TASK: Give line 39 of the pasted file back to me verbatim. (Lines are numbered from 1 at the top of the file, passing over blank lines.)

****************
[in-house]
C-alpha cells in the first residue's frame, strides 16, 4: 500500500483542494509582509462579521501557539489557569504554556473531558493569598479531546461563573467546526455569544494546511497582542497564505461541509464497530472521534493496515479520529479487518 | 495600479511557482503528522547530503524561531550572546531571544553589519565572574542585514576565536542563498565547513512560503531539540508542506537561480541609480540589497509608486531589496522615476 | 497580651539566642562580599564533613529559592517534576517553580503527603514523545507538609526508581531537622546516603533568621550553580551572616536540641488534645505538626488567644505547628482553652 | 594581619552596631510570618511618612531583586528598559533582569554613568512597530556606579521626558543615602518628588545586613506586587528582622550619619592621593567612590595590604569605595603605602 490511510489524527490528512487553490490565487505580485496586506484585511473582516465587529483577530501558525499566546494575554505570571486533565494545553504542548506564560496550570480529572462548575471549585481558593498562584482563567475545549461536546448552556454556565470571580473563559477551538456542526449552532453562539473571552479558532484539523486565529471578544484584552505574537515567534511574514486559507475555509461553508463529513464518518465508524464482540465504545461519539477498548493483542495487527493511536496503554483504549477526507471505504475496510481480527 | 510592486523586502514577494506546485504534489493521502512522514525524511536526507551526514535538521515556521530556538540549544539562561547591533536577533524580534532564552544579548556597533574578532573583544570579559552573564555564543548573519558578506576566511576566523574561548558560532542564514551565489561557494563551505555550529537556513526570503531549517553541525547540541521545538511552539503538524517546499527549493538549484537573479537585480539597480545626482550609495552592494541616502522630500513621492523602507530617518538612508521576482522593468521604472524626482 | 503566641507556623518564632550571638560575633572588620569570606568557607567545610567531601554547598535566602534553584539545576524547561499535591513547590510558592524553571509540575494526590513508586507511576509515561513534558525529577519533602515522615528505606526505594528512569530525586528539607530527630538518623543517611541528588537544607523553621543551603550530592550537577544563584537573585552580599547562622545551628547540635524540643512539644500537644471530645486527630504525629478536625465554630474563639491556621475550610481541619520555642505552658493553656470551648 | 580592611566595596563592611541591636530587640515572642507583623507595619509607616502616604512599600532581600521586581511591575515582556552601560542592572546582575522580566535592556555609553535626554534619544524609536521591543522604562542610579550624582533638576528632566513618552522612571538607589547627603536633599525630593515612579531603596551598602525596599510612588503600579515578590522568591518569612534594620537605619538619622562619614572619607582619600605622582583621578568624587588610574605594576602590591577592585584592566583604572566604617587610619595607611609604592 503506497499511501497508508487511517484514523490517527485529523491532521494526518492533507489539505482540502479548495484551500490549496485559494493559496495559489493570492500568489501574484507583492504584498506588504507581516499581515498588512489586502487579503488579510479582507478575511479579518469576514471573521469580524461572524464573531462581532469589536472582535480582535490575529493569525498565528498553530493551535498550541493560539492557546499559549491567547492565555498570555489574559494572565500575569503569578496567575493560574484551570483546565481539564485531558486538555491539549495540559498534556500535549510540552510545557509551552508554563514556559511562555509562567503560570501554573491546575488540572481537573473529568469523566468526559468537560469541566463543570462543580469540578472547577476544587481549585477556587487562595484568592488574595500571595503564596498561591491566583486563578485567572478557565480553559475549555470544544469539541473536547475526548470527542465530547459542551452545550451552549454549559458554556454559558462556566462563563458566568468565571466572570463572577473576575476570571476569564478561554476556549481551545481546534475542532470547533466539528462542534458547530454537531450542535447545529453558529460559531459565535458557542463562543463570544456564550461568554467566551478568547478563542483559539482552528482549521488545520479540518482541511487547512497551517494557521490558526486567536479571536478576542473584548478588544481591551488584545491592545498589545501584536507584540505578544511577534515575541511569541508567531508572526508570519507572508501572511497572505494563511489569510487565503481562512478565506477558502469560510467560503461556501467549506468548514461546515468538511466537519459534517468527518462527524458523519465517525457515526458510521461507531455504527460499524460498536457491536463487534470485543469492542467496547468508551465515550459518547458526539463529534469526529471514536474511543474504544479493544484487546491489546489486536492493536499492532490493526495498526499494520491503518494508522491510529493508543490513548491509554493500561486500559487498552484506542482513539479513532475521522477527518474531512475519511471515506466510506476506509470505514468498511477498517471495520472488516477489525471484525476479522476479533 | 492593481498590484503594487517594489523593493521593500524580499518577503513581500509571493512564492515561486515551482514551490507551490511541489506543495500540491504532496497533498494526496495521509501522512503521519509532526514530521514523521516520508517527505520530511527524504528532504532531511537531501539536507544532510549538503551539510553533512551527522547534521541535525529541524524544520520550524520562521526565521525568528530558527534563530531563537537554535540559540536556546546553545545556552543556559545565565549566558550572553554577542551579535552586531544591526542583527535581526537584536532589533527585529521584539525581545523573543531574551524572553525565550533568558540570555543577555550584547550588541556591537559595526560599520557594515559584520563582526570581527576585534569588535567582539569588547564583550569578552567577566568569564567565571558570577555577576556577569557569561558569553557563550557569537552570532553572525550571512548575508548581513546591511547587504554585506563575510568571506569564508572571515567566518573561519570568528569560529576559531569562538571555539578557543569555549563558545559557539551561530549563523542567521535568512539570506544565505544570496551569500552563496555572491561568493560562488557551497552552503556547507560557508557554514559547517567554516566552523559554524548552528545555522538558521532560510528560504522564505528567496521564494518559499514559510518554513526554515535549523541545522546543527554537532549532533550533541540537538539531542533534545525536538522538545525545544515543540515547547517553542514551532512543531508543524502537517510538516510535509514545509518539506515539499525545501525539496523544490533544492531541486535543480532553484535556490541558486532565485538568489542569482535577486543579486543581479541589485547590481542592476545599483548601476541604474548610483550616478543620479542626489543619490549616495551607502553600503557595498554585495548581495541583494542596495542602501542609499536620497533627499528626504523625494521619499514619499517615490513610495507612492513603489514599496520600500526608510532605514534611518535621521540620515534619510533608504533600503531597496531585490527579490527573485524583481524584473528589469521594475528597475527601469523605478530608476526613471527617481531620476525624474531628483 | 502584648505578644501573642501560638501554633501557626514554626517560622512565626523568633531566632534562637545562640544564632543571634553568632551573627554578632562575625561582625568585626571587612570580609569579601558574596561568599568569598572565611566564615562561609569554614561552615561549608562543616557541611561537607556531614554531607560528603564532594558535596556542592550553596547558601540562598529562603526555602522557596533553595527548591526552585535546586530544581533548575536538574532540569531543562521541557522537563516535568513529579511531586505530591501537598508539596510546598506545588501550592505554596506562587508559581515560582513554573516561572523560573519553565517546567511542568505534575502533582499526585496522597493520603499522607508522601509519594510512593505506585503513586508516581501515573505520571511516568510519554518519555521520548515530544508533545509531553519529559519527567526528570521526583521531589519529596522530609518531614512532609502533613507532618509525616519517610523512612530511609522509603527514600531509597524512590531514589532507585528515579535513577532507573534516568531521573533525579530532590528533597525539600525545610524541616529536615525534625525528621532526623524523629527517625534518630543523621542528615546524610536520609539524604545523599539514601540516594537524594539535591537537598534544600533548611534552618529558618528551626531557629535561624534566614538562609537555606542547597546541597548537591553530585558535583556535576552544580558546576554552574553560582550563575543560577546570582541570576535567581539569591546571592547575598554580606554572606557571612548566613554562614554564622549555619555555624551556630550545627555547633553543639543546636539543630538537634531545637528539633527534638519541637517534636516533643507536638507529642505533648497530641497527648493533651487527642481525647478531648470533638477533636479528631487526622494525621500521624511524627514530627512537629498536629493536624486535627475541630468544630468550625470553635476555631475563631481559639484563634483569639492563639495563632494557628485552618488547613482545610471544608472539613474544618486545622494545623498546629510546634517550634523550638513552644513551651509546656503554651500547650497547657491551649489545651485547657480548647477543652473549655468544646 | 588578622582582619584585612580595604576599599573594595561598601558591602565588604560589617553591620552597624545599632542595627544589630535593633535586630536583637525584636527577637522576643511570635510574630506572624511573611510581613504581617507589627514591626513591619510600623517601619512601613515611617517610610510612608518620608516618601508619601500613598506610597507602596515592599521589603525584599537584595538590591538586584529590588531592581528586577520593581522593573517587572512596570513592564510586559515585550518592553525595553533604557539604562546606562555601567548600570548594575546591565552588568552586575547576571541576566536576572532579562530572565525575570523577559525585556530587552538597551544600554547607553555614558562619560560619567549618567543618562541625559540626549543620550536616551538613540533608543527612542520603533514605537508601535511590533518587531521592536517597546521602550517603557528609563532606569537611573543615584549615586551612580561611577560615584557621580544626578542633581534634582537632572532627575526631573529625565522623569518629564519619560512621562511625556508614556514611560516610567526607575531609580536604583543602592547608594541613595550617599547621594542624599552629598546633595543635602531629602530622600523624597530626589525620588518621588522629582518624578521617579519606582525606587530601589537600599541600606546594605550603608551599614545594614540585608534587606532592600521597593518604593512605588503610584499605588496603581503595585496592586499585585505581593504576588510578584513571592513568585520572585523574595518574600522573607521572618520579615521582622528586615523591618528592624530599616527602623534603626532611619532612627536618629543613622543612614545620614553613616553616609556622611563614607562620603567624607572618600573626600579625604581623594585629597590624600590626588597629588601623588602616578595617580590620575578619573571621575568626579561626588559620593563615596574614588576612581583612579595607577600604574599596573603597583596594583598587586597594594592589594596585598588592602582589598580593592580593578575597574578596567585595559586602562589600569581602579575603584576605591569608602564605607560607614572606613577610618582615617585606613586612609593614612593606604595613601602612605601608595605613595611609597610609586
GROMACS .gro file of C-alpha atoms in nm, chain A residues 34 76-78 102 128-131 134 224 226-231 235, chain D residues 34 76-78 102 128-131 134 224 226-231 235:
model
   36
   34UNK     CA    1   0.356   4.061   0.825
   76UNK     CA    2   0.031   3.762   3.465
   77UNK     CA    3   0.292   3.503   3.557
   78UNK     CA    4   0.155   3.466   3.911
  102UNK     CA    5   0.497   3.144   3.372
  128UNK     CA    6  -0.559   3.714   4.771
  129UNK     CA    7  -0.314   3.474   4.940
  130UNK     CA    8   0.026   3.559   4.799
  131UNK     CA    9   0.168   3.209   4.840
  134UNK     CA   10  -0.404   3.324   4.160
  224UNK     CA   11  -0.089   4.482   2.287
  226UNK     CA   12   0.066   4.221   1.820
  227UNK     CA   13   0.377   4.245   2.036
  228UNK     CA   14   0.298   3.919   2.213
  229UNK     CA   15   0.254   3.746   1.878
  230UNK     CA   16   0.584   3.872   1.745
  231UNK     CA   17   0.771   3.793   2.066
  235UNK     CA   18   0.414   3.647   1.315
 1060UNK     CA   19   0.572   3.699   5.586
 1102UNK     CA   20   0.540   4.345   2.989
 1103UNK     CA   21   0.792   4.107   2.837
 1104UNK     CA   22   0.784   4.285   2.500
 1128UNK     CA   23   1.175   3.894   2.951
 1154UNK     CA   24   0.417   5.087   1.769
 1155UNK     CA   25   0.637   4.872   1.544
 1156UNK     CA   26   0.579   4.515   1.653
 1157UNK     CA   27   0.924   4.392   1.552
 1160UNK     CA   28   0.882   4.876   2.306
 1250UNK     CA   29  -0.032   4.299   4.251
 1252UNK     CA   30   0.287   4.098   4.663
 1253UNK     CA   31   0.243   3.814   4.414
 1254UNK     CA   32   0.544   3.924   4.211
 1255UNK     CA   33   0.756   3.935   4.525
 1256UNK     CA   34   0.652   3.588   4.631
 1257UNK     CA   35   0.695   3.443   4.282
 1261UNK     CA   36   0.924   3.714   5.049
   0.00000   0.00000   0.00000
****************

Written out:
 1256UNK     CA   34   0.652   3.588   4.631